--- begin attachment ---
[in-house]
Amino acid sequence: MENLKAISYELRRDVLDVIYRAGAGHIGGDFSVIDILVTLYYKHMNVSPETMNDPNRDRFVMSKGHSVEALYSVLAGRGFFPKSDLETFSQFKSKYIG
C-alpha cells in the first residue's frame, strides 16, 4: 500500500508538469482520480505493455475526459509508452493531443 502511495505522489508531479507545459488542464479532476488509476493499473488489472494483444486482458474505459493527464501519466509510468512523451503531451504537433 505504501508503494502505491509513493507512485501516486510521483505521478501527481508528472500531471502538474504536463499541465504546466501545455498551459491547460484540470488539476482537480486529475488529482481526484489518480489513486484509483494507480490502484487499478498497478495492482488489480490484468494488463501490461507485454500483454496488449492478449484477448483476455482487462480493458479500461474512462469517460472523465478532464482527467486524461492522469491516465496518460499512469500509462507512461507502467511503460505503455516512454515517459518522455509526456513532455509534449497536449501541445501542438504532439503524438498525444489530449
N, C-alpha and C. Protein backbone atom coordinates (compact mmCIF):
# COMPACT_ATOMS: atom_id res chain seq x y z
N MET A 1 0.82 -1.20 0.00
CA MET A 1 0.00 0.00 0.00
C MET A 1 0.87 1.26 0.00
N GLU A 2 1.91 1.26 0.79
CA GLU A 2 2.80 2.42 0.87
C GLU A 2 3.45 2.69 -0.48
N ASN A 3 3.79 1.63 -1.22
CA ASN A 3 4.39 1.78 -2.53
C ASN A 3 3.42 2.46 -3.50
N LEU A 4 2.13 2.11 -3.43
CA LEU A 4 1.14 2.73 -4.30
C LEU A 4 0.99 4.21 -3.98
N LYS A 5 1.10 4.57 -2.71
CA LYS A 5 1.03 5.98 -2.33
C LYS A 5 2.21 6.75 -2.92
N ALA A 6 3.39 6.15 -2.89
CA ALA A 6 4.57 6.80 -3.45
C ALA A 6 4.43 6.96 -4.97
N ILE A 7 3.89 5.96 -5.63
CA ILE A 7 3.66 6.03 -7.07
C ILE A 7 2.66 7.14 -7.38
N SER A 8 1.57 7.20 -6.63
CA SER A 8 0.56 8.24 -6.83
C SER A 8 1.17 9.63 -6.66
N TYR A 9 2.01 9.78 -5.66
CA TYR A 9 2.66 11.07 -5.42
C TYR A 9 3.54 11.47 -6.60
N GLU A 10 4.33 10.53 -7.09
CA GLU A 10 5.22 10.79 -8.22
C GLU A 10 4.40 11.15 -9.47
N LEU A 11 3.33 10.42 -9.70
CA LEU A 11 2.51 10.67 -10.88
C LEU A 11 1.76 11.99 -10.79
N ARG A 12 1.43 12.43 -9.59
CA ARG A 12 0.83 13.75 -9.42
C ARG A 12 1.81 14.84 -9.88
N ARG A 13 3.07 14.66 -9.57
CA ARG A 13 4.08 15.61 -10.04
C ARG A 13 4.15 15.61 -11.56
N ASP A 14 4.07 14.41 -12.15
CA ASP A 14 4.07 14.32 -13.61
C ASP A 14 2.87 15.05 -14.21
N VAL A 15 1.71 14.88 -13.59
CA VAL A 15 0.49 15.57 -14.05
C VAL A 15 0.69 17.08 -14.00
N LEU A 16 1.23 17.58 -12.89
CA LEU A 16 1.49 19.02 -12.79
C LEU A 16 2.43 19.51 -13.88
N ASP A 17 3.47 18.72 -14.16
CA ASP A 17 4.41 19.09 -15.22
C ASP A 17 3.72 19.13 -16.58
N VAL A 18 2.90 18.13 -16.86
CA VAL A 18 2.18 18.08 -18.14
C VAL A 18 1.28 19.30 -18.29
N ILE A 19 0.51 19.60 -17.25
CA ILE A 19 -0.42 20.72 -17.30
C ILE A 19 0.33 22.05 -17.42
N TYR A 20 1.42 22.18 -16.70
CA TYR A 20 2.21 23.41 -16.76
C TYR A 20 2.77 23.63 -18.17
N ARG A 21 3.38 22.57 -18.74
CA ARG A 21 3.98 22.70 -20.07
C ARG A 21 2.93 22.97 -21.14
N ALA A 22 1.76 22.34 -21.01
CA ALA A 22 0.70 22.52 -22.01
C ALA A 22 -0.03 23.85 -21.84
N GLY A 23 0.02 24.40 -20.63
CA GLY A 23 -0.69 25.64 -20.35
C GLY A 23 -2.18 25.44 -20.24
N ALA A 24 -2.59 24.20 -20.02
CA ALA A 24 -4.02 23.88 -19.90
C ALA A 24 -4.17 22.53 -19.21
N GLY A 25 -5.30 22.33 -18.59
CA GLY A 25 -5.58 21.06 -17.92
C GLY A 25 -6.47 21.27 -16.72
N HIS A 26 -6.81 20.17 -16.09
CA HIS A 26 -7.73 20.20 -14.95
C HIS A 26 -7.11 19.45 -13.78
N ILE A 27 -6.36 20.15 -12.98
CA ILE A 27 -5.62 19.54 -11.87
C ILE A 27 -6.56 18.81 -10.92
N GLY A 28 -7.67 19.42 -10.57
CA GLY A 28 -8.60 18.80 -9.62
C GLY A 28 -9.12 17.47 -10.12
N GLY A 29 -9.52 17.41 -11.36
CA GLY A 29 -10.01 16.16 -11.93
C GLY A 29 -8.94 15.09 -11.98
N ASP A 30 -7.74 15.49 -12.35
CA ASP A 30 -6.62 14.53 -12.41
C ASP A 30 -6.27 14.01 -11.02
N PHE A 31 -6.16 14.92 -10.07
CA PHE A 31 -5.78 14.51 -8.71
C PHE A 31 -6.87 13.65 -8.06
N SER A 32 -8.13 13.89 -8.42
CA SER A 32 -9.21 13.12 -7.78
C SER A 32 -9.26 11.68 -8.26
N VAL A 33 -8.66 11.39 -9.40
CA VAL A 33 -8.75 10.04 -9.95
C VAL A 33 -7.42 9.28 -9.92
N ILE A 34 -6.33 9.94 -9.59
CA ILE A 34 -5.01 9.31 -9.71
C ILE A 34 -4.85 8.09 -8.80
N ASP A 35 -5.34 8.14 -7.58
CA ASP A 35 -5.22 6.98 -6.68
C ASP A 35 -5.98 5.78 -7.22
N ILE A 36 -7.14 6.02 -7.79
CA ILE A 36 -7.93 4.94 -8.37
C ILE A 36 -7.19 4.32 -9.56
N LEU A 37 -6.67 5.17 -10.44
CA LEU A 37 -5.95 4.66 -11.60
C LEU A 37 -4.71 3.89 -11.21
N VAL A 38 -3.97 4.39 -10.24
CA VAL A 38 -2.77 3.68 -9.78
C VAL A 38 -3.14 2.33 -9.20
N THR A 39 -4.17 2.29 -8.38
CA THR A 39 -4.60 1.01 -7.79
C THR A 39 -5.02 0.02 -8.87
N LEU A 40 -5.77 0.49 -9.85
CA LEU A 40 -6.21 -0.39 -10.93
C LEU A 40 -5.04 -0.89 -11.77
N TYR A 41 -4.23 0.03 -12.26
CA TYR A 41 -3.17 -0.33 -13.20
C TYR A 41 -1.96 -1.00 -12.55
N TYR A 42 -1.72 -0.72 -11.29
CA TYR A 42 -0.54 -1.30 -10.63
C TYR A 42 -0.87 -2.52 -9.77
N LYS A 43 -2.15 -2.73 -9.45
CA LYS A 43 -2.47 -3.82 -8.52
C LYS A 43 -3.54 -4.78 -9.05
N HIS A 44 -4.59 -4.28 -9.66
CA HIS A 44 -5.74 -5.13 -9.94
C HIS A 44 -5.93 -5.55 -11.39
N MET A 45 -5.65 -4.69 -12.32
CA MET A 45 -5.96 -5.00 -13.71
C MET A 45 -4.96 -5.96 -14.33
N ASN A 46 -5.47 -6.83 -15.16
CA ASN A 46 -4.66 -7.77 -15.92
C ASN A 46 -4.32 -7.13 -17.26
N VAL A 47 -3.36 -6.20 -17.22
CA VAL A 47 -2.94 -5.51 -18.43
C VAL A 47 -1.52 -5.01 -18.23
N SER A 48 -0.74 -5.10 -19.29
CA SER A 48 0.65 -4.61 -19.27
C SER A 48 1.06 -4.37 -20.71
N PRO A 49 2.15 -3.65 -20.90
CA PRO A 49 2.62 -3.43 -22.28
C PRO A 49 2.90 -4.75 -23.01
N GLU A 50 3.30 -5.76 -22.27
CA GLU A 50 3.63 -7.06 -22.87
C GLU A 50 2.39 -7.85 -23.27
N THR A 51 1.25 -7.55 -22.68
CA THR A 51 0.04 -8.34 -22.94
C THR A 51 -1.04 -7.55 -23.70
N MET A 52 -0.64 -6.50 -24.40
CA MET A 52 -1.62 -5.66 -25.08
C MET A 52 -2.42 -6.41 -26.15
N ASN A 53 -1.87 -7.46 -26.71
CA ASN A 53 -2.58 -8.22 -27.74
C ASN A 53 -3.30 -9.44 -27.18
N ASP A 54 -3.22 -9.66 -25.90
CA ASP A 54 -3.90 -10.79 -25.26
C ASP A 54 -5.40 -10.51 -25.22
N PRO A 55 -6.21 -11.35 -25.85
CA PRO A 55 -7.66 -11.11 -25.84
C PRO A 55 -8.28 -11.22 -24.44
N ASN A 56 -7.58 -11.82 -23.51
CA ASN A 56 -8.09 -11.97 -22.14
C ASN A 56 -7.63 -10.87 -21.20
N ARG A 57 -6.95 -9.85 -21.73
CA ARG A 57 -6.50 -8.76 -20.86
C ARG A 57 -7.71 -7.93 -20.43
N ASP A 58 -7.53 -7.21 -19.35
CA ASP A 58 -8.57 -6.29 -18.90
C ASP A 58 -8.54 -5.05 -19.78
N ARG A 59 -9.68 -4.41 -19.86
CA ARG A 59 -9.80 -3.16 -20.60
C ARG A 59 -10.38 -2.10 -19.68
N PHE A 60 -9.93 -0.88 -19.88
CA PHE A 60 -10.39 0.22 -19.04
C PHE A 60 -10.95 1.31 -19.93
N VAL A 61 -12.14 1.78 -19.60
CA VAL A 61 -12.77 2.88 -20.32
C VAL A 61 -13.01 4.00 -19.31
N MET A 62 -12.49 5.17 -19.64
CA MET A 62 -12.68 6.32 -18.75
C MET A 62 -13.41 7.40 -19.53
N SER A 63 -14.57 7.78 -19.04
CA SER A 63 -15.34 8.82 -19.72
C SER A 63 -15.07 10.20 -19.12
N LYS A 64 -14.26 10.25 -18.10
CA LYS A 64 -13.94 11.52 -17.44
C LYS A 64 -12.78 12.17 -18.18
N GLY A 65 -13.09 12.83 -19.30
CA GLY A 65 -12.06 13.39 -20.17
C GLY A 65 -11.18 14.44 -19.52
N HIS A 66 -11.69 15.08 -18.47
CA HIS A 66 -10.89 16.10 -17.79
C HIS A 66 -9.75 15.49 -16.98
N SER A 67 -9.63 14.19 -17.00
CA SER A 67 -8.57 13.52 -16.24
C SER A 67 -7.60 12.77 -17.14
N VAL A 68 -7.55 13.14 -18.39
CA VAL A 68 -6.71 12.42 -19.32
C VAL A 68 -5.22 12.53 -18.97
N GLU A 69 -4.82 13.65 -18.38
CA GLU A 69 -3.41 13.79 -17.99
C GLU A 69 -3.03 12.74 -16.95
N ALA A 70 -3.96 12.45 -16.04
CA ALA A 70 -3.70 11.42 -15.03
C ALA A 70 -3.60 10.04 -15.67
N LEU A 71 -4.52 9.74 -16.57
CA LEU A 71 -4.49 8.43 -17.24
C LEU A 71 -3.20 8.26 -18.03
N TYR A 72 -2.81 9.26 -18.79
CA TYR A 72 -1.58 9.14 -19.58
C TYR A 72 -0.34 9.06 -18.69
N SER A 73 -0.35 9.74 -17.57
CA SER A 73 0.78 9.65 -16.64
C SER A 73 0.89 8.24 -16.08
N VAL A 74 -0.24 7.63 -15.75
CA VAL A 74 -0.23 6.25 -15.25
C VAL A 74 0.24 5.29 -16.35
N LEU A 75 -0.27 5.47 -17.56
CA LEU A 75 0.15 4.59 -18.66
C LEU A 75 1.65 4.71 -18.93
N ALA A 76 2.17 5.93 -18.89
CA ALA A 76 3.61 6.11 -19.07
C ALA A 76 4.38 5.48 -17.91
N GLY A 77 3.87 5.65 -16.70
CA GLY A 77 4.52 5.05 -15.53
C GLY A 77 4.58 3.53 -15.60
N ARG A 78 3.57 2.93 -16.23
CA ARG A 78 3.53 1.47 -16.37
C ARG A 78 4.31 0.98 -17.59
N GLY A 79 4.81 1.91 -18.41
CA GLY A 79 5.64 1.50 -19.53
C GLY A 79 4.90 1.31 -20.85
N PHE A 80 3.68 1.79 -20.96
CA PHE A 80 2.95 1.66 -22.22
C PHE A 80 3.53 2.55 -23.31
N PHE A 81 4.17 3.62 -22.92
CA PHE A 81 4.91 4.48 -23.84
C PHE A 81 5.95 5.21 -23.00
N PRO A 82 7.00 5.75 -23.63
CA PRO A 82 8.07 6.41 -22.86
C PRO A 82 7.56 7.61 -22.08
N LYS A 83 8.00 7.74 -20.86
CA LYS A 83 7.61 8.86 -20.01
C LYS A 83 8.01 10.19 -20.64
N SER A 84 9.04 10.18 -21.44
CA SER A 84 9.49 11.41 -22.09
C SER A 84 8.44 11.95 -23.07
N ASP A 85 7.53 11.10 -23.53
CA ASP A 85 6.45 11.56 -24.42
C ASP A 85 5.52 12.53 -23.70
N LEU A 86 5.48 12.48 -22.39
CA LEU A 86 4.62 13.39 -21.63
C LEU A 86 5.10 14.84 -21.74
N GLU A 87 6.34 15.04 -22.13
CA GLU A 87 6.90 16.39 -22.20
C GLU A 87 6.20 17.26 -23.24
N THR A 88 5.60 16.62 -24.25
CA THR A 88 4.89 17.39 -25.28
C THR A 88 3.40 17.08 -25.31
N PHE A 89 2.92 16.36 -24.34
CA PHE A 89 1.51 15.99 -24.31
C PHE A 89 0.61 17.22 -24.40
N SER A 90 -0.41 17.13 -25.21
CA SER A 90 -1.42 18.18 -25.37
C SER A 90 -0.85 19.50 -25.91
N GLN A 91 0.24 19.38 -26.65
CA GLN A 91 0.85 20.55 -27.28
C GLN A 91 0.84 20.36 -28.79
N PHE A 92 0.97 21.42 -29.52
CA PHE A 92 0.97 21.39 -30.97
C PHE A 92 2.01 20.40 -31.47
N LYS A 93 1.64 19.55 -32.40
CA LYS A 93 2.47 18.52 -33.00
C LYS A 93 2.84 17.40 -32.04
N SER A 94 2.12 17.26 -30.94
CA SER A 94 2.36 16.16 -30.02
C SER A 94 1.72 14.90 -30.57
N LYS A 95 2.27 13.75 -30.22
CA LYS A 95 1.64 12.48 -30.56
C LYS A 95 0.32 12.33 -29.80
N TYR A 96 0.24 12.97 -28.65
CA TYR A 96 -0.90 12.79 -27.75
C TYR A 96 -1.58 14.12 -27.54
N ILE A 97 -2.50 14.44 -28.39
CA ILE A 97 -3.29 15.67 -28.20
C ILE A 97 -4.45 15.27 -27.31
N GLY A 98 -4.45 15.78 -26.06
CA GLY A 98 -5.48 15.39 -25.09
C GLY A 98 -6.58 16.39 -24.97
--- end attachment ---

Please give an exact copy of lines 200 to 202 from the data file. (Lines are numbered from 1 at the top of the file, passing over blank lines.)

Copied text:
C GLY A 65 -11.18 14.44 -19.52
N HIS A 66 -11.69 15.08 -18.47
CA HIS A 66 -10.89 16.10 -17.79